This Is What’s Left At The Bottom Of The Ocean After A Failed Satellite Launch


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The failure of a satellite launch is a terrible sight. The failure is even more tragic for those involved in the design and launch of the satellite as they see their endless efforts and countless work hours go up in a flash.

 

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Image Source: NASA

 

As bad as the satellite explosion in the sky sounds, the worst aspect is that the satellites are powered by a plutonium battery.

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Launched in 1964, the Nimbus satellites were state-of-the-art machines designed to send back a huge amount of data to NASA regarding the atmosphere of the Earth.

 

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Image Source: iStock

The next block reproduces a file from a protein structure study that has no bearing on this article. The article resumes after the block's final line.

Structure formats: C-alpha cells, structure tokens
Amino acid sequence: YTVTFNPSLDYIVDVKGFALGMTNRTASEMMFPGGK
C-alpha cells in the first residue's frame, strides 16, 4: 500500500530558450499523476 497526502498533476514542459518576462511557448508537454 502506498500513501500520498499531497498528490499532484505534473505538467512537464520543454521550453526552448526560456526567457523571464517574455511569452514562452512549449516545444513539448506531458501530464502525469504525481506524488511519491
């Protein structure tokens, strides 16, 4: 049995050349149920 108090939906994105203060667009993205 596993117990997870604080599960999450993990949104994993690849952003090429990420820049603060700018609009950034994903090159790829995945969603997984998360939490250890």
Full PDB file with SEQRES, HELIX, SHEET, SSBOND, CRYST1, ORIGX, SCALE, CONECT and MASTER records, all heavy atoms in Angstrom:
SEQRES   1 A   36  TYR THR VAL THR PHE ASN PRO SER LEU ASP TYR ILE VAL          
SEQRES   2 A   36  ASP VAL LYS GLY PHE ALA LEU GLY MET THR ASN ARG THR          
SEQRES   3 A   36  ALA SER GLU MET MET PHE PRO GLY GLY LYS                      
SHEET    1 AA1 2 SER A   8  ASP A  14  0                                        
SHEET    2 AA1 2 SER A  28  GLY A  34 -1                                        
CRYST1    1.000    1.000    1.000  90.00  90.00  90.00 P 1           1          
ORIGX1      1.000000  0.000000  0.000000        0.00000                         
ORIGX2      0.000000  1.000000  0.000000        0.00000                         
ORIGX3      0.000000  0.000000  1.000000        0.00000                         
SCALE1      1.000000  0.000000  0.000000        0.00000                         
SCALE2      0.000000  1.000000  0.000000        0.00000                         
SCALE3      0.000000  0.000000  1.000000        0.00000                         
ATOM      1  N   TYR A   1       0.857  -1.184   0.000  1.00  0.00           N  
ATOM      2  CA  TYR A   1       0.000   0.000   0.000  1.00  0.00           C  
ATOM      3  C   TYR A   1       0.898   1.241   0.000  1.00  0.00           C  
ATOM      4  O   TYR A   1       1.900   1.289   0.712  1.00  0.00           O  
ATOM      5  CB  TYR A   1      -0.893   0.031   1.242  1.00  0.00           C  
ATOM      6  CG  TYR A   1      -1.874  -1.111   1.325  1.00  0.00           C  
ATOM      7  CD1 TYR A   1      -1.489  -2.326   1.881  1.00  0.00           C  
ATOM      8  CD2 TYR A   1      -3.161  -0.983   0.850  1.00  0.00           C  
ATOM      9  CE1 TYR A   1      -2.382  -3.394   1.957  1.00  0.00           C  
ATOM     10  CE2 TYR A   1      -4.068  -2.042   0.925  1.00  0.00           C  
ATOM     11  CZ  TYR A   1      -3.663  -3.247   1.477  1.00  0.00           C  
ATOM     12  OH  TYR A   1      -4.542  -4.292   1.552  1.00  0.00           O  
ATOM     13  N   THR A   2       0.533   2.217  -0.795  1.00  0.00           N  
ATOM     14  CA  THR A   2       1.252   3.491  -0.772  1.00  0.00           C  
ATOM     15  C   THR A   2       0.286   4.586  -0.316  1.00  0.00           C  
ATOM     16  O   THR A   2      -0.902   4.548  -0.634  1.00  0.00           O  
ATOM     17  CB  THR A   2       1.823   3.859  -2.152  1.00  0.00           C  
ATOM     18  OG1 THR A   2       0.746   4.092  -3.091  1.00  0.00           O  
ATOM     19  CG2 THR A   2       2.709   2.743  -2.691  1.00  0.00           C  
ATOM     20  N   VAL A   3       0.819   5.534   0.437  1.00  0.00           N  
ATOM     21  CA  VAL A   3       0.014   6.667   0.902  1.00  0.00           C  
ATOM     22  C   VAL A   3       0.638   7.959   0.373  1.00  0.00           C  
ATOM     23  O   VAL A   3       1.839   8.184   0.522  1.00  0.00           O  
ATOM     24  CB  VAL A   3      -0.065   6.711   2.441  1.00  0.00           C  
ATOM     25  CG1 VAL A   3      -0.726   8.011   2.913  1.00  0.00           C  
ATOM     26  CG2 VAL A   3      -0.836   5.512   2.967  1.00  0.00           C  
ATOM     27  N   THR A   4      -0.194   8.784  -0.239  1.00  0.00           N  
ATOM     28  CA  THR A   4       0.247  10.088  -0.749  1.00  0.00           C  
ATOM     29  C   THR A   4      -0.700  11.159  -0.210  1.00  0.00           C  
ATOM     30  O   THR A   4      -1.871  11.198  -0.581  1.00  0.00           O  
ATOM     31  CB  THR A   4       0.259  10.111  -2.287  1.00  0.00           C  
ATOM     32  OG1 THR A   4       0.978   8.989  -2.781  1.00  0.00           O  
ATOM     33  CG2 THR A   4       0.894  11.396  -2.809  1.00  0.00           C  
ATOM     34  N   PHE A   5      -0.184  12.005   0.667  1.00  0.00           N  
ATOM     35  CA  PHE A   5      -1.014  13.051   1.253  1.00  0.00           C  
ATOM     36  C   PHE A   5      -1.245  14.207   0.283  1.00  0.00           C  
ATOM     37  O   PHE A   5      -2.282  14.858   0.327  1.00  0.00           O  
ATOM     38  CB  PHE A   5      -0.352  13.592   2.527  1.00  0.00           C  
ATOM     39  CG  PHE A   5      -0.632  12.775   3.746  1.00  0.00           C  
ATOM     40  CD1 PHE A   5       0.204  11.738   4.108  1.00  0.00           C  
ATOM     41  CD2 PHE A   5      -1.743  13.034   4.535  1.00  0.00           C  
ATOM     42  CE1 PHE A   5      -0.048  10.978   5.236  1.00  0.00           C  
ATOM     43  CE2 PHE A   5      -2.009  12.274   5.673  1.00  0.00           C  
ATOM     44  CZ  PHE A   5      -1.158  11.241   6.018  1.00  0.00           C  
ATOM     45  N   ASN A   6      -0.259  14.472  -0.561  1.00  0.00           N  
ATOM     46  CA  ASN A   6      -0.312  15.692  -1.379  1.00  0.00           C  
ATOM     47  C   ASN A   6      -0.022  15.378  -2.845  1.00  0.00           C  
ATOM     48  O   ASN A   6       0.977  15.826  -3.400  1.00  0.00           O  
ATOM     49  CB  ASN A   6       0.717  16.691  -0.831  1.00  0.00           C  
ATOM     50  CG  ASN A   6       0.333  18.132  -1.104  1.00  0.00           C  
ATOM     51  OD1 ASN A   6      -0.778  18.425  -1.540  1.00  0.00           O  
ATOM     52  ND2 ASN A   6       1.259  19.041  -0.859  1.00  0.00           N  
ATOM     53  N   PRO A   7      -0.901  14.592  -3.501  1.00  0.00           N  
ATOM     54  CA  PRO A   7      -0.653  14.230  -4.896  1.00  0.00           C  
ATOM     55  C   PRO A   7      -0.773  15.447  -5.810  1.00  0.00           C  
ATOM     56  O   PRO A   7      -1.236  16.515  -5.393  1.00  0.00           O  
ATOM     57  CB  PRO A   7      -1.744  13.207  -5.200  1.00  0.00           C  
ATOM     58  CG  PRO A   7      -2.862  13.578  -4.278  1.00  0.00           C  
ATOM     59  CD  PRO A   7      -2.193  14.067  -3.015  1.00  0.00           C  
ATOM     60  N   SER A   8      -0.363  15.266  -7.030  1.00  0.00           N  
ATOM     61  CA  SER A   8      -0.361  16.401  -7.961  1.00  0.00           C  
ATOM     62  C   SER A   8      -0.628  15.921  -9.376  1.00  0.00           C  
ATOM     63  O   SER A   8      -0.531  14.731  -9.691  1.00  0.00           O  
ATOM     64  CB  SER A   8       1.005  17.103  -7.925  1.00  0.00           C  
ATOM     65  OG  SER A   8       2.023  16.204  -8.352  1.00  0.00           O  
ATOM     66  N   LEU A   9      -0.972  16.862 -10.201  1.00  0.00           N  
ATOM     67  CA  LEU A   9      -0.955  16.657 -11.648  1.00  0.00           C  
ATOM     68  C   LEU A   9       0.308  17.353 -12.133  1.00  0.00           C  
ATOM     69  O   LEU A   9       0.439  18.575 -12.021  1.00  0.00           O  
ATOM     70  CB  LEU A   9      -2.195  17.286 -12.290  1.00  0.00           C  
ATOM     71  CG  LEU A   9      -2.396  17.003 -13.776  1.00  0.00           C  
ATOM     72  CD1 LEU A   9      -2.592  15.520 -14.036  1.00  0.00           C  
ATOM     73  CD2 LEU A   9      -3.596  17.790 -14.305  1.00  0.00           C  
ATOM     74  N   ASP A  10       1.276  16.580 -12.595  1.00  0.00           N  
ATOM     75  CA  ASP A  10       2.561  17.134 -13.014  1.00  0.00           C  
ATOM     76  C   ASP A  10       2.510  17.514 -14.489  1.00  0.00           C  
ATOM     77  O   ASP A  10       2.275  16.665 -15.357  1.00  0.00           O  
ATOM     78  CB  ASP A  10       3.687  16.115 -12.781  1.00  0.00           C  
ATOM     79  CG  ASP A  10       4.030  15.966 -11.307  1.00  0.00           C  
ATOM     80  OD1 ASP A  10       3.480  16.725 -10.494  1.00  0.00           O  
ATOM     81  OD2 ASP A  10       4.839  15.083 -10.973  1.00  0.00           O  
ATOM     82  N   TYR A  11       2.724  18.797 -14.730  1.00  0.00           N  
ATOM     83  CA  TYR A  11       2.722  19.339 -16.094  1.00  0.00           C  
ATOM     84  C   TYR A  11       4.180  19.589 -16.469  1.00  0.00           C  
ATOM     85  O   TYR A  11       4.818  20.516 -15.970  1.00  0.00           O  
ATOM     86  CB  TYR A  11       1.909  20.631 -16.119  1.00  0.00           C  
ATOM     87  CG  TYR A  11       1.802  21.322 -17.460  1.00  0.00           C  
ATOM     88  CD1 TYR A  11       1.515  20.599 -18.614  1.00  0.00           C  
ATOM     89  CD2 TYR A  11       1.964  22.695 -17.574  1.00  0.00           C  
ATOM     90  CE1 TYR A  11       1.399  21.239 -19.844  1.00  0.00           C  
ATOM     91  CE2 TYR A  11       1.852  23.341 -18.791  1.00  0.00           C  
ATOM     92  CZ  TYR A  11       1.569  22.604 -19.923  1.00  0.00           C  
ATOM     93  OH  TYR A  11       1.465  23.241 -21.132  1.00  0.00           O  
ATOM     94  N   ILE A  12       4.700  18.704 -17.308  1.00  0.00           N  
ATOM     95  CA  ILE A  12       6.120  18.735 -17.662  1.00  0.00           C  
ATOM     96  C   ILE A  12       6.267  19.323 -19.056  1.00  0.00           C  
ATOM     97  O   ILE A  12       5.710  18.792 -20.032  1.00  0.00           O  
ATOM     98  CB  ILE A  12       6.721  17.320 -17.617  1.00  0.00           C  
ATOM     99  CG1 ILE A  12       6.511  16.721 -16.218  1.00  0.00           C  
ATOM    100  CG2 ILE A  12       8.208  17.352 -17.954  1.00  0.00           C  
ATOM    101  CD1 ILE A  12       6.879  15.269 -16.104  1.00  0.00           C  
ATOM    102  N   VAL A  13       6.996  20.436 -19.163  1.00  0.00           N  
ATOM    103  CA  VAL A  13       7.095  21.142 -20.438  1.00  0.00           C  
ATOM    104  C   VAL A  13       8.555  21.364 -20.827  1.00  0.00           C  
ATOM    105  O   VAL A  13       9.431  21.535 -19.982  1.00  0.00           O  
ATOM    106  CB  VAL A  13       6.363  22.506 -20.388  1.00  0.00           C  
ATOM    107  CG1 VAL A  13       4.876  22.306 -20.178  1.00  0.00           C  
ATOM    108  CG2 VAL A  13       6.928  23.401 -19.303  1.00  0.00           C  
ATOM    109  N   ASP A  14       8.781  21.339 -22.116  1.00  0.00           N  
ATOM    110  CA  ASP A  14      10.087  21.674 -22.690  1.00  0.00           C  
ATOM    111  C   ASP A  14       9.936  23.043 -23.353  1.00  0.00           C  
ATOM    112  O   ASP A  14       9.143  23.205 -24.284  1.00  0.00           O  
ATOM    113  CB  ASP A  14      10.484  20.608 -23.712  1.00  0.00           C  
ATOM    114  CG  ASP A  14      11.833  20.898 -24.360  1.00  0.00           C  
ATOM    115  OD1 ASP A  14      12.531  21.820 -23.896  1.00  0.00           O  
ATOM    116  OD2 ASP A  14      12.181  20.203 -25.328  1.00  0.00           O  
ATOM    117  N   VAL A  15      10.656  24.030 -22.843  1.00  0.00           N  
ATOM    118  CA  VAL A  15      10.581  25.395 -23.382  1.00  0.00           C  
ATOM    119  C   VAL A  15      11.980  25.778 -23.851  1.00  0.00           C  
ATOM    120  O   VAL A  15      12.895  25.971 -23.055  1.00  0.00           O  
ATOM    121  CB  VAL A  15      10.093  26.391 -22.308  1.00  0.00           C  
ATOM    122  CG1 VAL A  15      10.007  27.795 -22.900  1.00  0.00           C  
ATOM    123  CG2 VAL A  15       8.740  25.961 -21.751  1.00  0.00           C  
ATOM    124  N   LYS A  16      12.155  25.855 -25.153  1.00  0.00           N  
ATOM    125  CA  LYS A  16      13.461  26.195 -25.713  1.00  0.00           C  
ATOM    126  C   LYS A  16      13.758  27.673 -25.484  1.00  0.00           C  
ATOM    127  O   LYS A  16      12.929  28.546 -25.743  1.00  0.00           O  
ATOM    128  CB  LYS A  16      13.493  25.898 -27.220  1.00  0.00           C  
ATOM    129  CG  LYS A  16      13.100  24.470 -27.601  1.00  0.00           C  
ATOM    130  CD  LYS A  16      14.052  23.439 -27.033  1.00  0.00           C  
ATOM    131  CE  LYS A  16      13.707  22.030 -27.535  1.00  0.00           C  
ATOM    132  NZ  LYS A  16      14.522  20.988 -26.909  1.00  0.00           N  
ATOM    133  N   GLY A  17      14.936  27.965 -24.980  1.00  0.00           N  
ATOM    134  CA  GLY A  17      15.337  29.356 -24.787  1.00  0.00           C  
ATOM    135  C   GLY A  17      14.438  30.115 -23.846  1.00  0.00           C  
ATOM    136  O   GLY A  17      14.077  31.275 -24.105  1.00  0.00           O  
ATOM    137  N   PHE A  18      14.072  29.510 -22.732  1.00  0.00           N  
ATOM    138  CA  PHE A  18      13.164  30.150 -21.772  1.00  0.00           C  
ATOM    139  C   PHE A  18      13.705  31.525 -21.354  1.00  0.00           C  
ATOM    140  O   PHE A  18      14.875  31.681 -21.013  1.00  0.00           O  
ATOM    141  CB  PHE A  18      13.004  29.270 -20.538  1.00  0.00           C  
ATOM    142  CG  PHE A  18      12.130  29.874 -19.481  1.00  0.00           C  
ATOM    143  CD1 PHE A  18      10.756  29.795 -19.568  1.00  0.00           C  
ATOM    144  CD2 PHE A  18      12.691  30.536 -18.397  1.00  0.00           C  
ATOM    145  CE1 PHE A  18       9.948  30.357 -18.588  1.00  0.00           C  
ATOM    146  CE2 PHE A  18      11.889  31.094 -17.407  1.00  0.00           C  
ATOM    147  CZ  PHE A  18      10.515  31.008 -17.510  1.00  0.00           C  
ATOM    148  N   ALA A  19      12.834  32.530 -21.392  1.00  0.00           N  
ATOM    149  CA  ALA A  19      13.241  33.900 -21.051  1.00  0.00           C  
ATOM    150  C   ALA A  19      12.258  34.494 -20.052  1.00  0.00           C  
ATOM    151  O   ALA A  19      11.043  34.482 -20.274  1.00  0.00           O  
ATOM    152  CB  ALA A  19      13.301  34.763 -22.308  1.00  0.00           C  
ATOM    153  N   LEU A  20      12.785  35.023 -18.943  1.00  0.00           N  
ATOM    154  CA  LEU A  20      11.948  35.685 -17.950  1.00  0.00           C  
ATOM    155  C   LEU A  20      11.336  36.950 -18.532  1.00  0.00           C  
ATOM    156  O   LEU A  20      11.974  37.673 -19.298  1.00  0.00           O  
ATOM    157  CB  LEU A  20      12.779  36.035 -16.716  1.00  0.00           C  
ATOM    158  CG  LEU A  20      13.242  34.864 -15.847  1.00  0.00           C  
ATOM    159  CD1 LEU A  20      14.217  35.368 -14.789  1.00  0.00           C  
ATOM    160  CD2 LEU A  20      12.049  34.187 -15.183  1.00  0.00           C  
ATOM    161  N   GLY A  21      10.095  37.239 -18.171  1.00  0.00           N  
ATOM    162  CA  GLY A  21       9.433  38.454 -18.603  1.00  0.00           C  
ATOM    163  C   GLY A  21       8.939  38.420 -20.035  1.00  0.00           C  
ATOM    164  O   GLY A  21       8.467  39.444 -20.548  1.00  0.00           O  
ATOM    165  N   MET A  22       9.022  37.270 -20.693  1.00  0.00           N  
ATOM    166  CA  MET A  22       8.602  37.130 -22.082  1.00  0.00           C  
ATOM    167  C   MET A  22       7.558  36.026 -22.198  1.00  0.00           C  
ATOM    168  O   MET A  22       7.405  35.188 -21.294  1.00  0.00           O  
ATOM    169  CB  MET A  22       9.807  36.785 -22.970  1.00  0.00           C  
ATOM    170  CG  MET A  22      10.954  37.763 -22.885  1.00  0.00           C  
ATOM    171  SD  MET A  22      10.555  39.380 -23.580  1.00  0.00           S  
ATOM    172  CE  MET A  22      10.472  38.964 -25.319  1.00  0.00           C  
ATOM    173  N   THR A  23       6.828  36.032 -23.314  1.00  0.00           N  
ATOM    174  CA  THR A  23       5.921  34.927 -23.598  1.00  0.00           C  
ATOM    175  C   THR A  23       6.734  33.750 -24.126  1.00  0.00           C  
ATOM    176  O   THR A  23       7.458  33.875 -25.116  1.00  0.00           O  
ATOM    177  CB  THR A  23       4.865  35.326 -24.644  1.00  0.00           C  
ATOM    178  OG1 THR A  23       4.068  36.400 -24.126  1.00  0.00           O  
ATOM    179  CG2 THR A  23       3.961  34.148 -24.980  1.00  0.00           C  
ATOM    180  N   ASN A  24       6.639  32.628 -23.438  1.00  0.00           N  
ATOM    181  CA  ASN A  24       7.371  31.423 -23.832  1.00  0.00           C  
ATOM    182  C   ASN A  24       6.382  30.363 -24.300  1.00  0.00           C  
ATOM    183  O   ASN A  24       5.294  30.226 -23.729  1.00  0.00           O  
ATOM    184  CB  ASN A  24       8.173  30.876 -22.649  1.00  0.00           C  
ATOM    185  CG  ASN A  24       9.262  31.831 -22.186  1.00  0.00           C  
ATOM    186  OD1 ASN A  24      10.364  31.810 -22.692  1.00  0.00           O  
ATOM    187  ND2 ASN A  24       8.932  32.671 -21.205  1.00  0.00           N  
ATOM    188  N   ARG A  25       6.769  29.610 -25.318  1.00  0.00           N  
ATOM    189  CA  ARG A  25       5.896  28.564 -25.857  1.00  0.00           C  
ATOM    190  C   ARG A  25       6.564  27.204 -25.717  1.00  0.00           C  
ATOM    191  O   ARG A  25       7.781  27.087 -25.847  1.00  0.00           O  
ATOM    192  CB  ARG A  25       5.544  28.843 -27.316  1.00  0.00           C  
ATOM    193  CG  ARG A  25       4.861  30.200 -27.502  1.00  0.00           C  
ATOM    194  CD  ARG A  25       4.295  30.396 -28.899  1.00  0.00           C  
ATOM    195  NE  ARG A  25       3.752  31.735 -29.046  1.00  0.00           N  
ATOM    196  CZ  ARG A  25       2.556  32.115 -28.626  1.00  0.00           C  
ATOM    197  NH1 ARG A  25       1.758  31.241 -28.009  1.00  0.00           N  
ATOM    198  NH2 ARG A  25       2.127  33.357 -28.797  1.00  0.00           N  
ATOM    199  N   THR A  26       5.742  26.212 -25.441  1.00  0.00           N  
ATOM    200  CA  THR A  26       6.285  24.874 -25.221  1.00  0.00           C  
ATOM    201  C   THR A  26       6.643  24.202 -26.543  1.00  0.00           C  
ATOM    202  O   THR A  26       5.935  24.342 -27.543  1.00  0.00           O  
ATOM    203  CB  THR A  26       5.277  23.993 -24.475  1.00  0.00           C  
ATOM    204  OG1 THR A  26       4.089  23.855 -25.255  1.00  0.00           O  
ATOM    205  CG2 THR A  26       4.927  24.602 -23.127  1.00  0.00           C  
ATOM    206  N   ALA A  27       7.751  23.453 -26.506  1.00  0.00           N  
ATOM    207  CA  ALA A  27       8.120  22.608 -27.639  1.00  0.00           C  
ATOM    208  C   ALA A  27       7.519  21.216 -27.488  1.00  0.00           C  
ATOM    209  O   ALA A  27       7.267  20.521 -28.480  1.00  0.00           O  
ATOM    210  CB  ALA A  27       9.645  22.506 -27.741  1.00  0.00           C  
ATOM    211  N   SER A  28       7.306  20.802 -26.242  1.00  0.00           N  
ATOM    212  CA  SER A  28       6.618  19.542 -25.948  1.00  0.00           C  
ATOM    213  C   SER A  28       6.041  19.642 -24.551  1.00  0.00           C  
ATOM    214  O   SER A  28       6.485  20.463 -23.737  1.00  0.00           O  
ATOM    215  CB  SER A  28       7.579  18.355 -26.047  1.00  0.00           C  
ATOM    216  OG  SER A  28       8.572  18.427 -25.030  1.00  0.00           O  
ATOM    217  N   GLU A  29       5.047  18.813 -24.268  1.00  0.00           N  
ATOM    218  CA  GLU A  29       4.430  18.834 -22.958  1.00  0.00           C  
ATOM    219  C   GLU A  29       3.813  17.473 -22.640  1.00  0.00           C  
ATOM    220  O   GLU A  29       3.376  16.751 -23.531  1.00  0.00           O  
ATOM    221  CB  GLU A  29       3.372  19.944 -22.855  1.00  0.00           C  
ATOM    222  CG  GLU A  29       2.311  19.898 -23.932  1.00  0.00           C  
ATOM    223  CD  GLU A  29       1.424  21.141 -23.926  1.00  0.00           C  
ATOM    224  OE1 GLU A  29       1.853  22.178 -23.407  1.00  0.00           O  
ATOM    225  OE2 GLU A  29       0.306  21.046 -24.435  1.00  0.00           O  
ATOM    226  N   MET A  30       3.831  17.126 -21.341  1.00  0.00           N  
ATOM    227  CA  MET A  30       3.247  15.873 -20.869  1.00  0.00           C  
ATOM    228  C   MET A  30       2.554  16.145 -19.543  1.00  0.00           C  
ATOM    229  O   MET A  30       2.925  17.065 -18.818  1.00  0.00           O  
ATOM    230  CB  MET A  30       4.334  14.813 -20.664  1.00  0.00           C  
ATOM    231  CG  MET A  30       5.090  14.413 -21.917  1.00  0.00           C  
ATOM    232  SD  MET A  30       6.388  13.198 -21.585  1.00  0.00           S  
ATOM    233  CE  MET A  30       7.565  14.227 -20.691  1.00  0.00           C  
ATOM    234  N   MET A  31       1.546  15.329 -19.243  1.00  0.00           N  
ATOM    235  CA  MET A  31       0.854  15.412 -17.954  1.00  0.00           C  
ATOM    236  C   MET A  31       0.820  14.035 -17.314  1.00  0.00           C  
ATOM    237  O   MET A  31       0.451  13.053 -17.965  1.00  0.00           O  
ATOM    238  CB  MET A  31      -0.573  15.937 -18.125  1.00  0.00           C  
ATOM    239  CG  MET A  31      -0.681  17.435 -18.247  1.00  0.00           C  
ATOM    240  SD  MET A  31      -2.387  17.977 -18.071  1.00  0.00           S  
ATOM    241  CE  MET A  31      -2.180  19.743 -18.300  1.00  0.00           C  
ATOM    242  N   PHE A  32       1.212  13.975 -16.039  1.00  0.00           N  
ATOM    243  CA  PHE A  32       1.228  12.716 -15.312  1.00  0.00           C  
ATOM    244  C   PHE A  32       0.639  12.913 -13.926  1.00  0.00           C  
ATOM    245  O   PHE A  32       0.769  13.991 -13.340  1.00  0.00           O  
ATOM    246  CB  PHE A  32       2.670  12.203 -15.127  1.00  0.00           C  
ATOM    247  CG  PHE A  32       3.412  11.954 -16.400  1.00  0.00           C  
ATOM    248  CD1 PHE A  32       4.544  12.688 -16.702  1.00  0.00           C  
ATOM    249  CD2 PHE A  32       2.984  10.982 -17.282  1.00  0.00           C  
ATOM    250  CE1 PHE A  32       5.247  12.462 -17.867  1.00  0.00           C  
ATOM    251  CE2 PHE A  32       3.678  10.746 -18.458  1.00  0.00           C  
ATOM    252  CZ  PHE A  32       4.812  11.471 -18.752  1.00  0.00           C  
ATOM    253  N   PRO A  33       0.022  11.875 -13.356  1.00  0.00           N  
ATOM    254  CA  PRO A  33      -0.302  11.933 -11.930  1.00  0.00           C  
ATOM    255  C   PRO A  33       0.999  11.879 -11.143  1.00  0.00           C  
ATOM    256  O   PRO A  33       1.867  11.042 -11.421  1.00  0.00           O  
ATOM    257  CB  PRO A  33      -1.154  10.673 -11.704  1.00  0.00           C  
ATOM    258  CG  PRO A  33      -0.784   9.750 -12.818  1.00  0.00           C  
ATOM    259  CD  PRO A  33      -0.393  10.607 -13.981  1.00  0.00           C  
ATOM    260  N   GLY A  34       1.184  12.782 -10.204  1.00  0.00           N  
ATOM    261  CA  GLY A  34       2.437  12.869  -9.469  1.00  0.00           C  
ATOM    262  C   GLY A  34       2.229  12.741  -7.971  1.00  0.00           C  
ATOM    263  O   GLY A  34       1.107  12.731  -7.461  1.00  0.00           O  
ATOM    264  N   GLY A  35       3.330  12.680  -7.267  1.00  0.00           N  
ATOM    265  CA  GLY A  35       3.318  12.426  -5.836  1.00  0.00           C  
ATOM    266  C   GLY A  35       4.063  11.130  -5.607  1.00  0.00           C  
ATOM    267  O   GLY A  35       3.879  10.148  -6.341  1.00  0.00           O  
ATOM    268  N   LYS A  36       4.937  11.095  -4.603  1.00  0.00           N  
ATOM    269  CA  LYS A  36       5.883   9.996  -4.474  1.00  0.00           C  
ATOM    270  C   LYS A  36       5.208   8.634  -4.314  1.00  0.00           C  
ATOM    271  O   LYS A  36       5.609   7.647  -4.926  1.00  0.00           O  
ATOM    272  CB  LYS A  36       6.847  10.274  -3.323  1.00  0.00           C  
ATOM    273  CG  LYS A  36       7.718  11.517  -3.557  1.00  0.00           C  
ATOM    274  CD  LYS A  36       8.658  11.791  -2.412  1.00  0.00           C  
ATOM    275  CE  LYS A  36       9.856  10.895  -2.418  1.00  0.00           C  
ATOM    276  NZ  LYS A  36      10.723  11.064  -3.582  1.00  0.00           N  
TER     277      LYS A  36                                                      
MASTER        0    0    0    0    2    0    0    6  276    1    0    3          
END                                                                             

Most of these Nimbus satellites were powered by the nuclear batteries. No one gave it a second thought until one of the Nimbus satellites crashed during the launch.

The Nimbus B-1 rocket booster stopped working soon after the satellite was launched. The rocket as well as the satellite ended up in the Pacific Ocean.

 

This Is Whats Left At The Bottom Of The Ocean After A Failed Satellite Launch_Image 4
Image Source: NASA

 

Fortunately, the disastrous launch cannot trigger a nuclear chain reaction. Even more amazing is the fact that the NASA experts were able to retrieve the nuclear batteries of the satellite from the bottom of the ocean.

 

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Image Source: iStock

 

The batteries ended up being used for the new satellites launches.

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This Is What’s Left At The Bottom Of The Ocean After A Failed Satellite Launch

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